I’ve mentioned before that my novel features a religious element. It’s a central part of the conflict that a small, anti-mage religious sect became very powerful after a cataclysmic series of wars. I haven’t decided, though, what sort of man founded that sect and set in motion the events that led to my book. I intend that he be one of the great men of the world; influential, charismatic and driven. In the name of realism, I’d like to have some sort of historic basis to work from. Other characters, for example, are based on Spartacus (leader of a famous slave rebellion) and Arminius (who united Germany against Rome).
The history of the world is but the biography of great men. — Thomas Carlyle
Certainly, the march of history is determined by more than just the will of any one individual. But I think it is foolish to believe that anyone standing in the right time and at the right place could have capitalized on the trends behind Industrialization the way that, say, Henry Ford did — it’s not as though the knowledge necessary for assembly lines hadn’t been around for centuries.
History tells us the story of many great men. Some, like Muhammad and Buddha, founded religions, and their teachings and preachings remain with us to this day. Others, like Alexander the Great and Genghis Khan, united their people and conquered big chunks of the world. Often, this sort of great man takes a mediocre inheritance and turns it into something genius. John Stuart Mill was a brilliant thinker, raised in the philosophy of his father. He turned Utilitarianism from a fundamentally hedonistic practice into a normative system of ethics. Without the Apostle Paul, the teaching of Jesus would never have grown into the church as we know it today.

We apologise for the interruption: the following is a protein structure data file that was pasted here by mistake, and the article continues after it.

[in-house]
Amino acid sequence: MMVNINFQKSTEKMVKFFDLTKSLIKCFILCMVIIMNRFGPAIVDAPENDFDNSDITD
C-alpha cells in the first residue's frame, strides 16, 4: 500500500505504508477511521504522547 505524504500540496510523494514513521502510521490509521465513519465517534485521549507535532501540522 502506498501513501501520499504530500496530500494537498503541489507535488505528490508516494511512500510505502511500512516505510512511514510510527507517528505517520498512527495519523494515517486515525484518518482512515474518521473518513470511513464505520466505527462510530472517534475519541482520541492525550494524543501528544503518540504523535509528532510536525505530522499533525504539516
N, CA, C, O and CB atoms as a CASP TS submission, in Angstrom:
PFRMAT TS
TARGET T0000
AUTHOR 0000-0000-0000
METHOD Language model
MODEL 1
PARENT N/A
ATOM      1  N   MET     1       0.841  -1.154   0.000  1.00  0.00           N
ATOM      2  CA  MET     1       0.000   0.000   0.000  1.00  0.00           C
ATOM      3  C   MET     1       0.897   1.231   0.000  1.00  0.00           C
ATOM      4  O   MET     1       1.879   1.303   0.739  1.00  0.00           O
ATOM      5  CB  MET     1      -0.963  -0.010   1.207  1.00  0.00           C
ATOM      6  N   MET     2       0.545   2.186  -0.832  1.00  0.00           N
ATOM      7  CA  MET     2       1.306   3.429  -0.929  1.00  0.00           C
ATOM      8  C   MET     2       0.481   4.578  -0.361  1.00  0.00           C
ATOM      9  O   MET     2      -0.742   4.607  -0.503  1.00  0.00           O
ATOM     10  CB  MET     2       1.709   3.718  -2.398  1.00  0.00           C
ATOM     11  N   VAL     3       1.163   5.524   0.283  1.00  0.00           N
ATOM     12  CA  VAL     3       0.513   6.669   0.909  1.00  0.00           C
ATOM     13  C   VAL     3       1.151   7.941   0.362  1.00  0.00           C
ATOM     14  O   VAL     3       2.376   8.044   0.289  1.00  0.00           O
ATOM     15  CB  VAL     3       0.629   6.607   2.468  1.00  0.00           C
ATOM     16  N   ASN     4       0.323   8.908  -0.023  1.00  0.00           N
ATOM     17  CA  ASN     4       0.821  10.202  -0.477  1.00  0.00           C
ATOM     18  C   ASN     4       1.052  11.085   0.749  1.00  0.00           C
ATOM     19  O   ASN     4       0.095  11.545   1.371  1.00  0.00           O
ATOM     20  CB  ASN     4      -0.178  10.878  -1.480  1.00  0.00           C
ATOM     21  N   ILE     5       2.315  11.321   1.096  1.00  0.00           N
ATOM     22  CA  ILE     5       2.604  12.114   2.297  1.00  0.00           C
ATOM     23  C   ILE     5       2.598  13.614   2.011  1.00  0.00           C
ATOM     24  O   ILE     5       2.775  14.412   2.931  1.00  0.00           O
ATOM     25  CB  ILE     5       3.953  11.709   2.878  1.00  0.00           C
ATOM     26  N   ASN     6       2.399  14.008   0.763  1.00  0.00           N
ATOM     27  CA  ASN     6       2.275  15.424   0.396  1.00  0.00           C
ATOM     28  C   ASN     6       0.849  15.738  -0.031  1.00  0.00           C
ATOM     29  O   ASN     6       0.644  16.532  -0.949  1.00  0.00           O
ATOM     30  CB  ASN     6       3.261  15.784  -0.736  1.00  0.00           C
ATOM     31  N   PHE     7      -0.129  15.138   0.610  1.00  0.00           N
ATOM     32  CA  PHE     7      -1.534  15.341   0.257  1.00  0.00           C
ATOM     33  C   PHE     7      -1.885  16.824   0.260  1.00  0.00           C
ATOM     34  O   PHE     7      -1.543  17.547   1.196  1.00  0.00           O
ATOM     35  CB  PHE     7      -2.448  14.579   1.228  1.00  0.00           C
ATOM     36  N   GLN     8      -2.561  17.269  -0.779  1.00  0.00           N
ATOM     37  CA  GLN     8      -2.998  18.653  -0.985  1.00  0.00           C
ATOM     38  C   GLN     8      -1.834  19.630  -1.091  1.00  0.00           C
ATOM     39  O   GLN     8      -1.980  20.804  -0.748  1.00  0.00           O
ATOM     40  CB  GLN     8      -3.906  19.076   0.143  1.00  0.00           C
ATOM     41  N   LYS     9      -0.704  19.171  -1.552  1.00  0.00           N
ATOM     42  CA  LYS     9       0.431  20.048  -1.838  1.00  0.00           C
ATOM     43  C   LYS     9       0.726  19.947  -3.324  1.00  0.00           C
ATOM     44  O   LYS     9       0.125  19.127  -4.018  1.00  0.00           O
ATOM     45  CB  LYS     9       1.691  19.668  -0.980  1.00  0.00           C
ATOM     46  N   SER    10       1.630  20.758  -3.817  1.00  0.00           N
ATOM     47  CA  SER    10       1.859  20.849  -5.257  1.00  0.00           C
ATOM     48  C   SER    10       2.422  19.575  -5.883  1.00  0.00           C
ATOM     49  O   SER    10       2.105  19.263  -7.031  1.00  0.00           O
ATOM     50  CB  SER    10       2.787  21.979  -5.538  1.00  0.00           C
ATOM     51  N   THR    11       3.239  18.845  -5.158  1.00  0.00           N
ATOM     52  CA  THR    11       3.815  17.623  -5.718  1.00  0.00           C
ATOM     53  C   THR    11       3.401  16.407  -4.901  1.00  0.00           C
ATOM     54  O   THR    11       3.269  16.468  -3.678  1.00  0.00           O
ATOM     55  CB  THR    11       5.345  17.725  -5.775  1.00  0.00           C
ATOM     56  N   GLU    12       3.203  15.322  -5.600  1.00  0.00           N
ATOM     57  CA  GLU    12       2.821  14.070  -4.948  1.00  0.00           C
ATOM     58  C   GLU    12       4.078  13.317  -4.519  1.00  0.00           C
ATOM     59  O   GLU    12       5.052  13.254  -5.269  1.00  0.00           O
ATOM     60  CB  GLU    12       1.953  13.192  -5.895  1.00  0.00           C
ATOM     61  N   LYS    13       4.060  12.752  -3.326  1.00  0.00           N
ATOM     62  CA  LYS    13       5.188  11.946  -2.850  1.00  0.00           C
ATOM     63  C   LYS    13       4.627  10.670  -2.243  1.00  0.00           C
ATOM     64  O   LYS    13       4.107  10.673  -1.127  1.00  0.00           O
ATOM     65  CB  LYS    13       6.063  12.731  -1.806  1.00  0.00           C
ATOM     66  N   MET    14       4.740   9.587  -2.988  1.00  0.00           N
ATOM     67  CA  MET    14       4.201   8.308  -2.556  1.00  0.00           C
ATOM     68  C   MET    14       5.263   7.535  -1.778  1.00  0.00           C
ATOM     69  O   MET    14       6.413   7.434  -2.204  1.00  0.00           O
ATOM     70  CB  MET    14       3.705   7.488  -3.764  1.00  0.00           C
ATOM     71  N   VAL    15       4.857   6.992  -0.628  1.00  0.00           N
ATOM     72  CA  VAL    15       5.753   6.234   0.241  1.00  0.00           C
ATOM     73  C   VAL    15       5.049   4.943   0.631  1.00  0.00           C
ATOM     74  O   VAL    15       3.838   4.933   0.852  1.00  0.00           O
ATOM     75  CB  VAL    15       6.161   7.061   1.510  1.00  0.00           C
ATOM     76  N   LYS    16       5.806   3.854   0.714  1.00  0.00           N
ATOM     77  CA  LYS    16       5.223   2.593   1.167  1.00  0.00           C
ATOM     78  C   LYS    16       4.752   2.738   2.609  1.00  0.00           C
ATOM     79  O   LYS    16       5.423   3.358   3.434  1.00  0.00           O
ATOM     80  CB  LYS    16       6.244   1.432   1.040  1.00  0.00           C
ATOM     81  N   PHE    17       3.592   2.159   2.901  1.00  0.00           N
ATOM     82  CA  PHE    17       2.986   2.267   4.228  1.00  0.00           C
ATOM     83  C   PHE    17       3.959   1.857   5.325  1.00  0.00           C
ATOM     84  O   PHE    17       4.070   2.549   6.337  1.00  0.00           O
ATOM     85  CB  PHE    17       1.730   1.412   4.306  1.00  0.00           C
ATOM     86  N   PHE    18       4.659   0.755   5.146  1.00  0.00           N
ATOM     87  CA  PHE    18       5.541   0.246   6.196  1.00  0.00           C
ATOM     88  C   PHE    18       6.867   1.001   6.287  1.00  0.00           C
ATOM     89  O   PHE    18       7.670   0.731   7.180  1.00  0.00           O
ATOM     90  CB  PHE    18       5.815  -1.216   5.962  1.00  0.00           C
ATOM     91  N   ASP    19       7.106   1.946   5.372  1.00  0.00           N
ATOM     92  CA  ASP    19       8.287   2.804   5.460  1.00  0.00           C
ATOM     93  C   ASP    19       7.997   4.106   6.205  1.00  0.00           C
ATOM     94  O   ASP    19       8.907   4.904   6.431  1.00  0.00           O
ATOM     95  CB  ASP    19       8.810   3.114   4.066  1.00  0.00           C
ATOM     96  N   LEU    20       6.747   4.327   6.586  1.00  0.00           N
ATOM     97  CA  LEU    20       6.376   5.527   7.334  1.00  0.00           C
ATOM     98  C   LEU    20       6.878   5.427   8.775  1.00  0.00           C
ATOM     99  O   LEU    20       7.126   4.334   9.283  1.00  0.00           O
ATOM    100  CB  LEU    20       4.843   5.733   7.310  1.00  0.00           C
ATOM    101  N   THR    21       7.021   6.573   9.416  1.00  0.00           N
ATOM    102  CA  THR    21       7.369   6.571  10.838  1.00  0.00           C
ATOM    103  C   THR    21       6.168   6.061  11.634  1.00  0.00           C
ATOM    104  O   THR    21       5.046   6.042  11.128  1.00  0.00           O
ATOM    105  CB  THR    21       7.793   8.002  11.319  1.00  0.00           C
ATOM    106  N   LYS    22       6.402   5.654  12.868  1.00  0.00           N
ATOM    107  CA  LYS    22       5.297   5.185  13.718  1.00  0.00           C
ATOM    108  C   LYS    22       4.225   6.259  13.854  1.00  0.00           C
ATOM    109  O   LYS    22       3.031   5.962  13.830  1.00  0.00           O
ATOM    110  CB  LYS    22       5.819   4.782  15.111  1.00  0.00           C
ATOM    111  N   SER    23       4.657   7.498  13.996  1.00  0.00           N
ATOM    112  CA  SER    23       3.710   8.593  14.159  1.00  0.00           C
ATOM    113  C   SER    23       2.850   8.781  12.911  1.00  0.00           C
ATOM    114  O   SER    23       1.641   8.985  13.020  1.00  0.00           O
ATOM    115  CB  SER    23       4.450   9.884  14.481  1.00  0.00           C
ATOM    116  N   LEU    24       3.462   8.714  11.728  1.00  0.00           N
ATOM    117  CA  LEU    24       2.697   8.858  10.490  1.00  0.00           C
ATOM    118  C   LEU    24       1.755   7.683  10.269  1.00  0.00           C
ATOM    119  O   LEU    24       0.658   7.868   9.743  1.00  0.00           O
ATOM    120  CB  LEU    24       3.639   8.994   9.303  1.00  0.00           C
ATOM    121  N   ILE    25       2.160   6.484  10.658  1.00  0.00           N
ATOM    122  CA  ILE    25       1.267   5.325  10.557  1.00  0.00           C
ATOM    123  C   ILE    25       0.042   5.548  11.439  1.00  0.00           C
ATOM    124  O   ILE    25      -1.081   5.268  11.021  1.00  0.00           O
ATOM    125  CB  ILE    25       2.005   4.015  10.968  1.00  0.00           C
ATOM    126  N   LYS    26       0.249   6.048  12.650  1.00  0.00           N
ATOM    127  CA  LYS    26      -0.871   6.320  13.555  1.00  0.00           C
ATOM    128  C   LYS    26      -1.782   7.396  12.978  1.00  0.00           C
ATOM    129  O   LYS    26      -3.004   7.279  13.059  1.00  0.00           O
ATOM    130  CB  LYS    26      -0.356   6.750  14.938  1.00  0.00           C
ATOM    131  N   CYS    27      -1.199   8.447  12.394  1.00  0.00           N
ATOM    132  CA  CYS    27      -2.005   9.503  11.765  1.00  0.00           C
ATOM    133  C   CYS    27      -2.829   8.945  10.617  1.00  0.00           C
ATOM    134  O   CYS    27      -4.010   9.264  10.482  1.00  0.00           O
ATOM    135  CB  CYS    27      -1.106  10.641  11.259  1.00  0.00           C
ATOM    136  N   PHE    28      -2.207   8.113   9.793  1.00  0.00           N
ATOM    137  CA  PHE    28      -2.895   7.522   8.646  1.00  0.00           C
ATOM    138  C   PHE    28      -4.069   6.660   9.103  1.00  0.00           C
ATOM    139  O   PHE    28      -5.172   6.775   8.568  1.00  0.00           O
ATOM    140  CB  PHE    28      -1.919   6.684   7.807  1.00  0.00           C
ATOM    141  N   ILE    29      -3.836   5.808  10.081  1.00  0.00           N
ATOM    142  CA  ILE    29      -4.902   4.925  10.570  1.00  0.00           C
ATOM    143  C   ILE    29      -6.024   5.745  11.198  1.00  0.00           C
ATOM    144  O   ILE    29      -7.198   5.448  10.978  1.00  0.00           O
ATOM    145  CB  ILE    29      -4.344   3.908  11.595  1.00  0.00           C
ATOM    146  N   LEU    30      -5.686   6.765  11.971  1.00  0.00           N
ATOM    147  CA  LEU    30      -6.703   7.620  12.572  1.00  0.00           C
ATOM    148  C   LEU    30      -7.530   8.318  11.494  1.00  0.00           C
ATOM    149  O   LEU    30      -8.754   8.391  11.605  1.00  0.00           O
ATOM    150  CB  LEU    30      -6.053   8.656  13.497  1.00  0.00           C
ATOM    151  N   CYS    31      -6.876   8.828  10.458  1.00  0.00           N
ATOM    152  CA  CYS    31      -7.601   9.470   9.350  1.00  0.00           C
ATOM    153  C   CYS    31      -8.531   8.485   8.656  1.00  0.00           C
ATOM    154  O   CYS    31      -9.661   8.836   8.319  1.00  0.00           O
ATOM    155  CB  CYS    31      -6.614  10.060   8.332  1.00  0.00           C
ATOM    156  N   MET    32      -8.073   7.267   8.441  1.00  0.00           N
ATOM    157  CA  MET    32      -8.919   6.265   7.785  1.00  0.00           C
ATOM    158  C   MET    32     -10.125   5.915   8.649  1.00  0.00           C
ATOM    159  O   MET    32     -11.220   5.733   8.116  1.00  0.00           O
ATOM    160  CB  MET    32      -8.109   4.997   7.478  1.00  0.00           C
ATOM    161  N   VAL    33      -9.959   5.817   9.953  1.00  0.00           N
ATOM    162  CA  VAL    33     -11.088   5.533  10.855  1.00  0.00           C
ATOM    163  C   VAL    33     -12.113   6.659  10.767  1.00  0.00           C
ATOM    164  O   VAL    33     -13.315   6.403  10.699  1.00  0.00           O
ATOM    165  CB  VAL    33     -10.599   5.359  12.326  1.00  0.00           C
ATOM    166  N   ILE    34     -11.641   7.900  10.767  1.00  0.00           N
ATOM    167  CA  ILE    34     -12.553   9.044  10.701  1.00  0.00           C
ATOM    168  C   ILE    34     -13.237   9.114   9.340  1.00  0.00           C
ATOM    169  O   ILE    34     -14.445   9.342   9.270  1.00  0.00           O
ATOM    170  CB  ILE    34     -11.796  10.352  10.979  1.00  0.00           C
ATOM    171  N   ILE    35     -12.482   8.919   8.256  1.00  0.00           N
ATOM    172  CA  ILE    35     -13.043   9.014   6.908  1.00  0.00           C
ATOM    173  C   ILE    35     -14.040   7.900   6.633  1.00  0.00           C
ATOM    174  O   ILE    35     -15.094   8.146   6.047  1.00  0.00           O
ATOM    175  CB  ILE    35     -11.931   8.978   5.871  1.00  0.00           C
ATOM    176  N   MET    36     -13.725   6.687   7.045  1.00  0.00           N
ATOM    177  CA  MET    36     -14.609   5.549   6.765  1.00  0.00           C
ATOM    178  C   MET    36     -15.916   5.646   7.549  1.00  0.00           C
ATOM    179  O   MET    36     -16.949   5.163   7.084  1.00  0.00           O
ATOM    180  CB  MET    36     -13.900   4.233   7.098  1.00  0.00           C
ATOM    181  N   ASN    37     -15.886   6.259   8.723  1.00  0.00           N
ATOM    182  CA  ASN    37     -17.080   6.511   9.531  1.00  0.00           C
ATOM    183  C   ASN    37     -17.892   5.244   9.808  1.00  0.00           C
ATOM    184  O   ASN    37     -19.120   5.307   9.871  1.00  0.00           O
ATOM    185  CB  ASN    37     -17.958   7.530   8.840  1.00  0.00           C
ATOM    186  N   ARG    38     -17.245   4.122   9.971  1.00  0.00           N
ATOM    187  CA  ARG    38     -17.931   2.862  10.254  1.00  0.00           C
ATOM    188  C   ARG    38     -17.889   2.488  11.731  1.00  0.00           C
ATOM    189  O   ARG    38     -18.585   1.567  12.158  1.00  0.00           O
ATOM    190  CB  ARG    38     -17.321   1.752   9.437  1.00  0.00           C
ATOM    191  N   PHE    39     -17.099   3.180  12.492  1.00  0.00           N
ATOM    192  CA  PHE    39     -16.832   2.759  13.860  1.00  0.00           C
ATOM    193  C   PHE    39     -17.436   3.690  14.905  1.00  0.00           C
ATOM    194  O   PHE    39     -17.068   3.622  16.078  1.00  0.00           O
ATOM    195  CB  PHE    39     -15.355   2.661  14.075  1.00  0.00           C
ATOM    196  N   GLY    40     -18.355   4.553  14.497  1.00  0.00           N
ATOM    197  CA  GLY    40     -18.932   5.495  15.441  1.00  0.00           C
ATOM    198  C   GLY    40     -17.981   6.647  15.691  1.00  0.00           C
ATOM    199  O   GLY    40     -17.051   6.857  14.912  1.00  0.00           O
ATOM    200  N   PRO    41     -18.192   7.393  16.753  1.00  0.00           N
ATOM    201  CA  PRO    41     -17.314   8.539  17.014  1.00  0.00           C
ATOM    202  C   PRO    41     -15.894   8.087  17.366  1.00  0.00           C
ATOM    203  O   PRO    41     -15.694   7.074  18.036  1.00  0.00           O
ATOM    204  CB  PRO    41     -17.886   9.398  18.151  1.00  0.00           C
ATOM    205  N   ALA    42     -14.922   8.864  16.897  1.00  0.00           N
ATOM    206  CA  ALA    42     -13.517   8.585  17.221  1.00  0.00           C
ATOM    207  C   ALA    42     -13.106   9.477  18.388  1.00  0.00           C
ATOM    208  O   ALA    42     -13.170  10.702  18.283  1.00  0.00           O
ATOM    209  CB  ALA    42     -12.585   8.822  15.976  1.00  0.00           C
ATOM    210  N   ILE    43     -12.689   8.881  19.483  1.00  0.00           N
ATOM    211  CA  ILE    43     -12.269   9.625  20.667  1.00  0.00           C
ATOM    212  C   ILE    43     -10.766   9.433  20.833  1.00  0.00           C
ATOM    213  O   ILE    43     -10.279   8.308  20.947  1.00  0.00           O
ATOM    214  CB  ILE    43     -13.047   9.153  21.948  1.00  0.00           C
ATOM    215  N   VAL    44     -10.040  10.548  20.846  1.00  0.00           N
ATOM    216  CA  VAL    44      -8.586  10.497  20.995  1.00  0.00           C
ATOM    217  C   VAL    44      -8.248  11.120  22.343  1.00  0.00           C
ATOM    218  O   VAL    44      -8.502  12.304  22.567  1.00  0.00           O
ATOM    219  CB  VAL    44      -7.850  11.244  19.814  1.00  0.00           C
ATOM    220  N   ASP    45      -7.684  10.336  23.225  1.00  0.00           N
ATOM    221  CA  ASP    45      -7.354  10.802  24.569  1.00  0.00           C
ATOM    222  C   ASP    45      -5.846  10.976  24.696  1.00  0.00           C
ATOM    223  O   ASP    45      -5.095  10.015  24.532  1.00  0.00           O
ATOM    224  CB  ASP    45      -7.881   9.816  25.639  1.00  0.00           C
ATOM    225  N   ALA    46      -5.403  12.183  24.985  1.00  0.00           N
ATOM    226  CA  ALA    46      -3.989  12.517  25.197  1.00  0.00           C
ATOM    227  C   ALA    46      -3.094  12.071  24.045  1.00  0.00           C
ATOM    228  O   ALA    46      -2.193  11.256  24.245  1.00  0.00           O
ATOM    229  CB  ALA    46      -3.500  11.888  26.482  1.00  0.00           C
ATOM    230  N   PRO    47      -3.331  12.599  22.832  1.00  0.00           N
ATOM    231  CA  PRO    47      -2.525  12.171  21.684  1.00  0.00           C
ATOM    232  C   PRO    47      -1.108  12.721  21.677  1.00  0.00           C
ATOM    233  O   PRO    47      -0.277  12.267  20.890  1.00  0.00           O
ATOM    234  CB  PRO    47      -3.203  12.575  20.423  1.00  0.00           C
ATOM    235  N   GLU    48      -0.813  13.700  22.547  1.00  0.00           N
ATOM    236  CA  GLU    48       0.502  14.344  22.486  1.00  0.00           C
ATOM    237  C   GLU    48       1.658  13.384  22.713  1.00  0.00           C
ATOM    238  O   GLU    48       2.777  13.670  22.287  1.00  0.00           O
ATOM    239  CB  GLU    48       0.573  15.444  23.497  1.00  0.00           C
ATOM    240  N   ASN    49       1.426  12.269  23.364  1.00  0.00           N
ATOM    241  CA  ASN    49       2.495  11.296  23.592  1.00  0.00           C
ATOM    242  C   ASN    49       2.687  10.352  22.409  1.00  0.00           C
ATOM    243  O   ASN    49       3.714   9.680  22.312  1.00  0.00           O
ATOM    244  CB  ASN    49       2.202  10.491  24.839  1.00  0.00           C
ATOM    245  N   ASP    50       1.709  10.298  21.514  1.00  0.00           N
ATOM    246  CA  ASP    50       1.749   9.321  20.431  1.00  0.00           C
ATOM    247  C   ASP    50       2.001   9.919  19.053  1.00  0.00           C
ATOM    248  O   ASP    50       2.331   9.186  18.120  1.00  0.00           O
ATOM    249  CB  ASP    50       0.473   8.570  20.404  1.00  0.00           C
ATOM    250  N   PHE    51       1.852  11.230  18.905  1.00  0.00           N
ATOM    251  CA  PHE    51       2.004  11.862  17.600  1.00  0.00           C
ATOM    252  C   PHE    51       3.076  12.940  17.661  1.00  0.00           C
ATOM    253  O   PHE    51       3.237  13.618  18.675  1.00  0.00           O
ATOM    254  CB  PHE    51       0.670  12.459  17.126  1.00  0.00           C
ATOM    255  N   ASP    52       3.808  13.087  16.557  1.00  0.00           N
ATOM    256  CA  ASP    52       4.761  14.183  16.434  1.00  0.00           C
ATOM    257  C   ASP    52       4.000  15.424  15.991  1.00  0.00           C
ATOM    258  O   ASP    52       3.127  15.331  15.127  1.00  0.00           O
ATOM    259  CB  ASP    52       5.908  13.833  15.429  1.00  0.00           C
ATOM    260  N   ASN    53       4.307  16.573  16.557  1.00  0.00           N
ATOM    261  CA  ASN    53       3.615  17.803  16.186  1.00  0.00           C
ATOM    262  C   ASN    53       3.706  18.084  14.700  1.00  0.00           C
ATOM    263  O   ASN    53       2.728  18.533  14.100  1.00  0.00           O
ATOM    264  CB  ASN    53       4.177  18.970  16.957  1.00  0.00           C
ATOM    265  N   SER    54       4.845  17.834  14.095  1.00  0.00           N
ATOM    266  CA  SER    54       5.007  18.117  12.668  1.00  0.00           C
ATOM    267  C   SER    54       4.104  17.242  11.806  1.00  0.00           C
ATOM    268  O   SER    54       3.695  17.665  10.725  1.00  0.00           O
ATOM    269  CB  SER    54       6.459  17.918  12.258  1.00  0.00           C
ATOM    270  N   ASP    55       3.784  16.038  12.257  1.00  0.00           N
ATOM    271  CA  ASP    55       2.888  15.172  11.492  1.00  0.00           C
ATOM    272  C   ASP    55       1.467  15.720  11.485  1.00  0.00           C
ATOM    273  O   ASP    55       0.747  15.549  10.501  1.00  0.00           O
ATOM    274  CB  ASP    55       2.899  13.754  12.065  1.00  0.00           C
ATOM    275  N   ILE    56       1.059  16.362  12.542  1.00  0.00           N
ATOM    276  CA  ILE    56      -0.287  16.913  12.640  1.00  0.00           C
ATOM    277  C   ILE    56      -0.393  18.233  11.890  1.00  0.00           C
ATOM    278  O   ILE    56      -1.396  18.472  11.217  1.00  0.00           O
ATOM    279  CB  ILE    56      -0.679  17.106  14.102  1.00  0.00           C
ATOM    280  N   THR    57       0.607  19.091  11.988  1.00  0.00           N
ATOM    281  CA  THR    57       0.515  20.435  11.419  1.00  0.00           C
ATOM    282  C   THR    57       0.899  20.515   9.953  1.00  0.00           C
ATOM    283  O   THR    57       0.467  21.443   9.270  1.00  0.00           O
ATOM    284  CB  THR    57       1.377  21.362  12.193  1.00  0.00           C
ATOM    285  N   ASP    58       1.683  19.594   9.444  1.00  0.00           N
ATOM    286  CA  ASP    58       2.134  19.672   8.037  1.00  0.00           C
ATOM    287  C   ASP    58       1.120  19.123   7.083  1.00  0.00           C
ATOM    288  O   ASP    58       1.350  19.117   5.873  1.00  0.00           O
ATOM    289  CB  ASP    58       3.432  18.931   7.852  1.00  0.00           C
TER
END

I’ve spoken about the intersection of religion and war before, and so I won’t belabor that point, but the lingering impact these great men had on the world — and what happened in the aftermath of their deaths — calls to mind that old chestnut: Do the times make the man, or does the man make the times?
The Great Man theory has been adapted to different fields, notably philosophy, psychology, and history. It originated with the idea that history is directed by individuals who, due to some particular character trait like charisma or intelligence, had a decisive impact on the world. About twenty years later, the counter-theory became popular; that the actions of “great men” are a product of their society, impossible without the flow of history to build up to the situation that made them famous.
My first degree was in Philosophy — my most recent training in Education. But my answer to this particular question is that of a lawyer: it depends. I don’t believe in pat answers to tough questions.
I’d like to note, though, that Genghis Khan and Alexander the Great have something very interesting in common. Of course they were both great men, generals who united their people and conquered great swaths of the world around them. Alexander’s Macedonian empire is the 11th largest empire in history, and Khan’s second only to Britain. The Romans, by contrast, rank a distant 24th.